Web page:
A NETful of Health Related Pseudoscience in Canterbury

By Michael Edmonds 27/03/2012

What happens when you combine chiropractic manipulation, homeopathy, dietary advice and ample amounts of pseudoscientific marketing spiel? The answer would appear to be NET (Neuro Emotional Technique).

NET claims to be  a “mind-body stress-reduction technique that uses a methodology of finding and removing neurological imbalances related to the physiology of unresolved stress.”  Using chiropractic manipulation accompanied by “NETremedies”, a series of homeopathic remedies designed to “help safely activate your body’s natural healing abilities”, NET claims to have a wide range of applications (often a red flag for pseudoscience), e.g.

“NET Practitioners are nearly unlimited in their ability to address the physical and behavioral stress-related conditions of their patients. These conditions include headaches, body pains, phobias, general anxiety, self-sabotaging behaviors, organ dysfunctions and so much more. It’s important to note that NET does not cure or heal the patient, but rather, NET removes blocks to the natural vitalism of the body, ‘allowing’ the body to repair itself naturally.”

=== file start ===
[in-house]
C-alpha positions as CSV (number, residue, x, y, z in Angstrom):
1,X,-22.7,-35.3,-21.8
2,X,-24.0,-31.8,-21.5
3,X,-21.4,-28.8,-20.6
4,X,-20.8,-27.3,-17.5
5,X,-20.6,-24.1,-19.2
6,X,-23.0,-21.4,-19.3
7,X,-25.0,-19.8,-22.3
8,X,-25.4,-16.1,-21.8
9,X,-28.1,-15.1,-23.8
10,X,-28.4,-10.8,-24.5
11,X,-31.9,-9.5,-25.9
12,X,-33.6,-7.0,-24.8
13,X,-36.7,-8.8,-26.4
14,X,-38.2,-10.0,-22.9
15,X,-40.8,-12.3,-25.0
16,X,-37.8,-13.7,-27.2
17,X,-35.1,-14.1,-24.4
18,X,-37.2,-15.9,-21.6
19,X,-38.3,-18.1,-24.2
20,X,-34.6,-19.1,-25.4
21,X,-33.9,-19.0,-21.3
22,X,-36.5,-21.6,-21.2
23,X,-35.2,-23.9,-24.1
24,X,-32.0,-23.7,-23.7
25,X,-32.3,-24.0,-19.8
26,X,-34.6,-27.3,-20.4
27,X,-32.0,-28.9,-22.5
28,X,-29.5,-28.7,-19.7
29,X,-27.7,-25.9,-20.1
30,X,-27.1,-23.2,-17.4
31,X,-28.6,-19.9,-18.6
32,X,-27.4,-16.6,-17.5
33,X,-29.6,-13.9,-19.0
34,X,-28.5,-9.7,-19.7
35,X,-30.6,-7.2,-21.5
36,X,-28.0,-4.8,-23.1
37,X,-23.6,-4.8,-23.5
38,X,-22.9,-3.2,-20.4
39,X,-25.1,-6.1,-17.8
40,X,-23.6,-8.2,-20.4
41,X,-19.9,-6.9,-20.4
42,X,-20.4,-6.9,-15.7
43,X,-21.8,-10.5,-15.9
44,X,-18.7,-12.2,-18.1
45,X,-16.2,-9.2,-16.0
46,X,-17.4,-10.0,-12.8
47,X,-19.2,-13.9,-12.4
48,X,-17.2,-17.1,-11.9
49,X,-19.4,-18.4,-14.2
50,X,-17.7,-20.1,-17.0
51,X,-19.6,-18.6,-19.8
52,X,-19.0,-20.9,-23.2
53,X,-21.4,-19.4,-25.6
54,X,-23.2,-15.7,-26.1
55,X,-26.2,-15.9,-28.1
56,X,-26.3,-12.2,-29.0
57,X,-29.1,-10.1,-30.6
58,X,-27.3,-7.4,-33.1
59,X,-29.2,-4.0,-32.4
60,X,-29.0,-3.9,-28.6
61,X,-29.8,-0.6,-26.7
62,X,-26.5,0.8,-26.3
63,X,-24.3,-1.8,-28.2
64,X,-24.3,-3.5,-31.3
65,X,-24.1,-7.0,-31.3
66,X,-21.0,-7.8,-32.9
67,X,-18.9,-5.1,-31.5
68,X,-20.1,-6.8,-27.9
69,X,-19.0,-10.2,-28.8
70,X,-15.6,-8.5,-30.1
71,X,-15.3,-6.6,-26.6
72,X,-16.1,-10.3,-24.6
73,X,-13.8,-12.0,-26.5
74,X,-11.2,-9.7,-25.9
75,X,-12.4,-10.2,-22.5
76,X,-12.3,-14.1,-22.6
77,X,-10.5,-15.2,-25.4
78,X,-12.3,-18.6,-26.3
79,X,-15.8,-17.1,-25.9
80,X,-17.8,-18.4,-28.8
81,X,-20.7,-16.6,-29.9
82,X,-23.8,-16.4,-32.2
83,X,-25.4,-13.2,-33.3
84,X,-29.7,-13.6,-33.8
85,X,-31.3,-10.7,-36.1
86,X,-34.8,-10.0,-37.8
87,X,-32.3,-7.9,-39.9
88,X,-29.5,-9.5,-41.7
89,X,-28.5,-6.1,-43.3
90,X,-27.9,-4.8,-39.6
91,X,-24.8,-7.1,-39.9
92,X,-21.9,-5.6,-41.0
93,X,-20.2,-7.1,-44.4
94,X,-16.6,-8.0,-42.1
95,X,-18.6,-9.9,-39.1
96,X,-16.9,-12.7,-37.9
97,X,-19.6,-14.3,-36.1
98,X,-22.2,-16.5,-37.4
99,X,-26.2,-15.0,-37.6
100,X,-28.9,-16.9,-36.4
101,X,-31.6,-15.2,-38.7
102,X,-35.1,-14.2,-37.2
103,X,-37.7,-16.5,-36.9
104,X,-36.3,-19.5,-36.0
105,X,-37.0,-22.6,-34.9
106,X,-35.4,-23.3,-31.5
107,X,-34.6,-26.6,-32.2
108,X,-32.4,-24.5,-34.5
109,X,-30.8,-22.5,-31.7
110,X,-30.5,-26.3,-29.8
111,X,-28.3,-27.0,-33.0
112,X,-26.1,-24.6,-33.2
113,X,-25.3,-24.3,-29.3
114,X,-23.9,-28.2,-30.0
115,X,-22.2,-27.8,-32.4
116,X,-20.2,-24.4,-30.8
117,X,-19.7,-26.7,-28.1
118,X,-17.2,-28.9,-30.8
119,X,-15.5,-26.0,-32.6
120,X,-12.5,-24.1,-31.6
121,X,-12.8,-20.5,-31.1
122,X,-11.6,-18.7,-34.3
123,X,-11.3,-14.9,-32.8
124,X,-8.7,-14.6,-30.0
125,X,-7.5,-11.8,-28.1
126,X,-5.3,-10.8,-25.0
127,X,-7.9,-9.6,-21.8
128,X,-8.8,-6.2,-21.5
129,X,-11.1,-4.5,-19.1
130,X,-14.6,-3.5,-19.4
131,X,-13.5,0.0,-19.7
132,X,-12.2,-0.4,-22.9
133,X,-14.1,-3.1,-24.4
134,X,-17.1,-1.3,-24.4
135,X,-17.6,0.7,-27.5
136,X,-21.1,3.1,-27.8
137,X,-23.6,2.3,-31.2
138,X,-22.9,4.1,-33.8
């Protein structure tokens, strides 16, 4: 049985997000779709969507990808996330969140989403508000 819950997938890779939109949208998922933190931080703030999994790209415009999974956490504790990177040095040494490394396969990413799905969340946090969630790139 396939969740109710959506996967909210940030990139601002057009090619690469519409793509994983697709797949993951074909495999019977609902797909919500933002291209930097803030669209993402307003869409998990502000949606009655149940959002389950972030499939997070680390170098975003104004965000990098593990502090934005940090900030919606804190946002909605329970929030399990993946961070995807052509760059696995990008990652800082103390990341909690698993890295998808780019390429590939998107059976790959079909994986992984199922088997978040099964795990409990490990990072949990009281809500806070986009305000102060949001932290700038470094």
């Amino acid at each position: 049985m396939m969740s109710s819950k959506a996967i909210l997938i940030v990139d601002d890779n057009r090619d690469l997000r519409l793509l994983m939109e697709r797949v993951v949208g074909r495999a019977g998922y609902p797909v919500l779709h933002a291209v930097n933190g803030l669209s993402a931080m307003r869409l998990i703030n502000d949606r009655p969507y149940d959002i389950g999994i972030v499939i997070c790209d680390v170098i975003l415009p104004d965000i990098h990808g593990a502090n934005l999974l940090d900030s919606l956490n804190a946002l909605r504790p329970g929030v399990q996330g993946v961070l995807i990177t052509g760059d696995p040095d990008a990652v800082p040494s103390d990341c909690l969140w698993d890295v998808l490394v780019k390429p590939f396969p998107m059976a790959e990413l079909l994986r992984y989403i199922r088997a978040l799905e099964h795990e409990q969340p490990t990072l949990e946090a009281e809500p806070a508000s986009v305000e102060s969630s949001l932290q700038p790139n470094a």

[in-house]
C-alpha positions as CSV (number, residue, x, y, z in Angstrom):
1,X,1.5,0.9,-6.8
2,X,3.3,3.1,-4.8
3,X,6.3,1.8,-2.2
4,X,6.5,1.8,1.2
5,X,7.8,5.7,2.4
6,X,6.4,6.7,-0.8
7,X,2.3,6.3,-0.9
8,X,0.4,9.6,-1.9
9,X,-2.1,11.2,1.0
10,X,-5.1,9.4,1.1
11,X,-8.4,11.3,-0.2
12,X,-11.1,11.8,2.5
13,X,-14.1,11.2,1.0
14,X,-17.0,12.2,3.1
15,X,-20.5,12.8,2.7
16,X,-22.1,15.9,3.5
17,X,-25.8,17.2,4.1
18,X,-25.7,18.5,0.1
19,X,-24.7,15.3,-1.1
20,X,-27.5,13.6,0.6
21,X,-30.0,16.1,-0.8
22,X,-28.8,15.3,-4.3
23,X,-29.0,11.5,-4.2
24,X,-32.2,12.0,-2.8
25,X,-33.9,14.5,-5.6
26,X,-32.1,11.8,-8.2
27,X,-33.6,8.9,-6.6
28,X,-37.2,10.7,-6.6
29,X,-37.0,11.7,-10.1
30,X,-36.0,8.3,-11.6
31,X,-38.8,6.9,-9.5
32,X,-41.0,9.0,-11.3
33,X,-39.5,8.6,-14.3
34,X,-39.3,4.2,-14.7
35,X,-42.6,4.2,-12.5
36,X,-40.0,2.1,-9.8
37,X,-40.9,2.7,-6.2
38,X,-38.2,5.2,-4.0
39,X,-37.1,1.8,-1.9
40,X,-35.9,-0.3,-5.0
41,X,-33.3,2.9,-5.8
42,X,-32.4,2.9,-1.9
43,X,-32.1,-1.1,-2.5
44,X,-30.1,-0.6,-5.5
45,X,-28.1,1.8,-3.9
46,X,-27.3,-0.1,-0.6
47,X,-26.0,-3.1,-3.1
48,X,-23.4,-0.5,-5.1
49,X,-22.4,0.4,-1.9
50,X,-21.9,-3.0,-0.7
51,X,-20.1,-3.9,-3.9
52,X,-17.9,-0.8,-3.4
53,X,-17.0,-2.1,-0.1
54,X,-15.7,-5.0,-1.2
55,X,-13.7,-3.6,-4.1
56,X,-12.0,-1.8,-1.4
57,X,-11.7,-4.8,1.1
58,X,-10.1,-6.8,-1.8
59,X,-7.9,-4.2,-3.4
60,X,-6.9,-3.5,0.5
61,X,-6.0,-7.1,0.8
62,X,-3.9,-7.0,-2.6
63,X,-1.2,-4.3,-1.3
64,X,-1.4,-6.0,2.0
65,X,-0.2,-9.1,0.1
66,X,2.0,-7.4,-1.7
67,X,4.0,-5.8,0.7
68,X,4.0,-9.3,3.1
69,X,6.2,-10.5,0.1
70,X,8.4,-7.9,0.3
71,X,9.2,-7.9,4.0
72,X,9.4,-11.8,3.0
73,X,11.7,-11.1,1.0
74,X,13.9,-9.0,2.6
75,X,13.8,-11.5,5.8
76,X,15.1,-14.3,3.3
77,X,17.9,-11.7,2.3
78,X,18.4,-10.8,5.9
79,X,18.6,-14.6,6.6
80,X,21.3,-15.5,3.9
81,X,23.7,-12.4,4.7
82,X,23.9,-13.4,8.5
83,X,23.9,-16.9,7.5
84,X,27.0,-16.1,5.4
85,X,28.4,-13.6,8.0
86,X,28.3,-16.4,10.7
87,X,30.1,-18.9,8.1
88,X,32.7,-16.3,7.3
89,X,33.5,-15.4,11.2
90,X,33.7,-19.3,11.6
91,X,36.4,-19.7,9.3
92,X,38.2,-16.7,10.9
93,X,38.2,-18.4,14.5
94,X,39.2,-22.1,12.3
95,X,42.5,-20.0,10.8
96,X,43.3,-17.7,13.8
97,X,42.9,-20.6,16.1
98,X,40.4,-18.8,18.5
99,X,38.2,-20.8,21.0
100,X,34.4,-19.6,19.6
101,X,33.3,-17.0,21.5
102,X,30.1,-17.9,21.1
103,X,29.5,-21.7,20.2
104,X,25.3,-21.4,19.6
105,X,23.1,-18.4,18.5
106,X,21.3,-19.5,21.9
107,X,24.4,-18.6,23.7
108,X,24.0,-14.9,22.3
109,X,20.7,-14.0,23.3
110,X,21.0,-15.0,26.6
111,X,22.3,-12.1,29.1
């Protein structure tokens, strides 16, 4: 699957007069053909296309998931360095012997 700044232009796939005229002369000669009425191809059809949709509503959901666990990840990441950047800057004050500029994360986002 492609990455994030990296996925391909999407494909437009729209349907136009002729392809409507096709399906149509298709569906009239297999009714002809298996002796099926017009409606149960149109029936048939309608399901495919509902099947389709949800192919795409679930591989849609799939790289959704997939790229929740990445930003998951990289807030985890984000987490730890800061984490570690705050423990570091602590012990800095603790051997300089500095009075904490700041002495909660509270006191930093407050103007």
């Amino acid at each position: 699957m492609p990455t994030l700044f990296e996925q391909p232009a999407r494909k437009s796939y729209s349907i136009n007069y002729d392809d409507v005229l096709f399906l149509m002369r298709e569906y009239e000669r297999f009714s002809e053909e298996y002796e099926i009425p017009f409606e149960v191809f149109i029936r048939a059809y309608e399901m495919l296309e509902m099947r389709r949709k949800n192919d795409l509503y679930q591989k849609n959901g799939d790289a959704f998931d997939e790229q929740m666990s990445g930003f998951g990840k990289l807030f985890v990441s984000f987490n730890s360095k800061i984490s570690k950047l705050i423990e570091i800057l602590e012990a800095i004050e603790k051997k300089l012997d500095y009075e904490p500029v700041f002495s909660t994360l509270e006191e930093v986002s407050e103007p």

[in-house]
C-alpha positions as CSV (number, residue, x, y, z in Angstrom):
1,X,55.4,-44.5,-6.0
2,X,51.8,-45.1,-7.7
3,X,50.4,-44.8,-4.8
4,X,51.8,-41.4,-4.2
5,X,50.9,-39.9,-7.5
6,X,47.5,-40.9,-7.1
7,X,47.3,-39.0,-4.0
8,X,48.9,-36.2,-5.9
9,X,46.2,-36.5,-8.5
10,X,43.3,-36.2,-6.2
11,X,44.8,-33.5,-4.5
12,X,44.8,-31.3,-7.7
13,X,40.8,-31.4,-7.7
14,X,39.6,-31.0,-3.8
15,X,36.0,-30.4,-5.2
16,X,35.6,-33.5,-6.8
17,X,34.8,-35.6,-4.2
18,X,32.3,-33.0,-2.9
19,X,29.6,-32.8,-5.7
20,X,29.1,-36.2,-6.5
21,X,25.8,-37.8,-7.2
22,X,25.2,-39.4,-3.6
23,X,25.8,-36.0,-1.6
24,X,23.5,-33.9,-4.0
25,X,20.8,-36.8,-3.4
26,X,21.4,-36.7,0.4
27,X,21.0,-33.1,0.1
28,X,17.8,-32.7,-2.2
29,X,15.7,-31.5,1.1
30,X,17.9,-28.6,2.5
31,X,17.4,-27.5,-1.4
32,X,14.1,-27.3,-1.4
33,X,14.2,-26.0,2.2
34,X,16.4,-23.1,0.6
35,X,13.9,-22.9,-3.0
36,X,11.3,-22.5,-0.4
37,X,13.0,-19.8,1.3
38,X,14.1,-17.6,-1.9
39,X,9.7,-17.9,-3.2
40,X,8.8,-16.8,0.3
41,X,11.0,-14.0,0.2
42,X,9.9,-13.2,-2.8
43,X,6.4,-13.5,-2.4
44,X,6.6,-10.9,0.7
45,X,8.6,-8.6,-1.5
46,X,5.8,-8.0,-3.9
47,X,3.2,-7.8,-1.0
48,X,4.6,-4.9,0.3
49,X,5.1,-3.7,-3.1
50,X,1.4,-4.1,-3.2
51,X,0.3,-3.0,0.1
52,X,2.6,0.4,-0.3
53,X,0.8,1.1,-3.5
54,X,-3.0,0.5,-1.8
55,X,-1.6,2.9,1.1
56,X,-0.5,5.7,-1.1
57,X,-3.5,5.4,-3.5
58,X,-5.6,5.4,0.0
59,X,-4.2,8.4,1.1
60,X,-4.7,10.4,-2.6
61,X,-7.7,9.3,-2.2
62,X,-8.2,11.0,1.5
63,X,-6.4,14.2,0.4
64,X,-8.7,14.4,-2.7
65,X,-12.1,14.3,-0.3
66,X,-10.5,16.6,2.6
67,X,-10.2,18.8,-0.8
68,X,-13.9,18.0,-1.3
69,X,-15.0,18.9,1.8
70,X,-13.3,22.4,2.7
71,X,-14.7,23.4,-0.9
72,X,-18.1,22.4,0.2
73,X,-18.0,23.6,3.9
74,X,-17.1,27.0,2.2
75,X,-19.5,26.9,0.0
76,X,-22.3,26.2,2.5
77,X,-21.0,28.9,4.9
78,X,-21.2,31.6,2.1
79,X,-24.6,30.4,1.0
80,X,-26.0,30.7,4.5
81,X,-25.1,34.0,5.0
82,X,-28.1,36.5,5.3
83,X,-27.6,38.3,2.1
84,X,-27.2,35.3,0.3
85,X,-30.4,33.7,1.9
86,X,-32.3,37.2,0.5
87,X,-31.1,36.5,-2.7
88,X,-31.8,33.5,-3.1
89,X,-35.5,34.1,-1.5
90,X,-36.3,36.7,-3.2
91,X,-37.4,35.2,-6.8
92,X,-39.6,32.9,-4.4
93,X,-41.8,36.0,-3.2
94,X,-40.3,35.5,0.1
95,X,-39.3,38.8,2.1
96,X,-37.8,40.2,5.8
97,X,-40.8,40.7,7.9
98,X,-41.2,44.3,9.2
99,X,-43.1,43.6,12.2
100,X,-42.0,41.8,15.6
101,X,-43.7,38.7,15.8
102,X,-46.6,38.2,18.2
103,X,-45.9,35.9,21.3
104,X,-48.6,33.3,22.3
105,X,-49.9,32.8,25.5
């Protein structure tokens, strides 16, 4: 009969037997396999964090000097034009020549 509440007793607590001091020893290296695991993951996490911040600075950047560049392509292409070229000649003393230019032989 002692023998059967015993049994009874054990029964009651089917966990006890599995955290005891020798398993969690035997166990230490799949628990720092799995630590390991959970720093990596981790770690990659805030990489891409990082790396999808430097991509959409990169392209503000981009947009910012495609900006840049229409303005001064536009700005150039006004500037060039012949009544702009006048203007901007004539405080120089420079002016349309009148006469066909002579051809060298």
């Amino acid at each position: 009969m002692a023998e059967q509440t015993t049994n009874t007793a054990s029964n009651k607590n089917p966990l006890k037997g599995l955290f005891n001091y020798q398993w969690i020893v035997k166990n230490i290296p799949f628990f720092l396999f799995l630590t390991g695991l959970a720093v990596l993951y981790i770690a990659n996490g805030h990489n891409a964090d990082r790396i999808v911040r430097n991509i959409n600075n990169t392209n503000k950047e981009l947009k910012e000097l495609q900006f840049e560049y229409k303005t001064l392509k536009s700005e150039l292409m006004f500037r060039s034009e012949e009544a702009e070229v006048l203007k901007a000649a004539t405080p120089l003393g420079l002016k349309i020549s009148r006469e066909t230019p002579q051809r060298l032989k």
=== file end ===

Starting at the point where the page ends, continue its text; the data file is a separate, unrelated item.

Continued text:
“Removing blocks, natural vitalism, “allowing the body to repair itself naturally”?  (My woo-dar is now bleeping frantically)

Although the description above suggests that NET is related to  emotional health the NET website makes it very clear that it is not related to psychotherapy/counselling  (implausible deniability perhaps?)

“NET is about fixing the subluxation and not the emotions”

“NET is not counseling. The term “emotional” can conjure up images of clinical counseling, which NET, in fact, does NOT employ.”

So through chiropractic manipulation plus a bit of homeopathy, NET appears to claim to be able to treat emotional related conditions, which is no doubt why free introductory treatments were offered to earthquake stressed Christchurch residents this past weekend.

If I were in a cynical mood, I would suggest that these free sessions were exploitative, using the quakes to pray on stressed Cantabrians luring them in with a free treatment in order to introduce them to a whole new variety of pseudoscience – sort of a pseudoscientific Amway.

 However, for the moment I will listen to the better angels of my nature and suggest that this is merely the misguided application of an unproven and unlikely health therapy by well-intentioned, but scientifically illiterate health providers.

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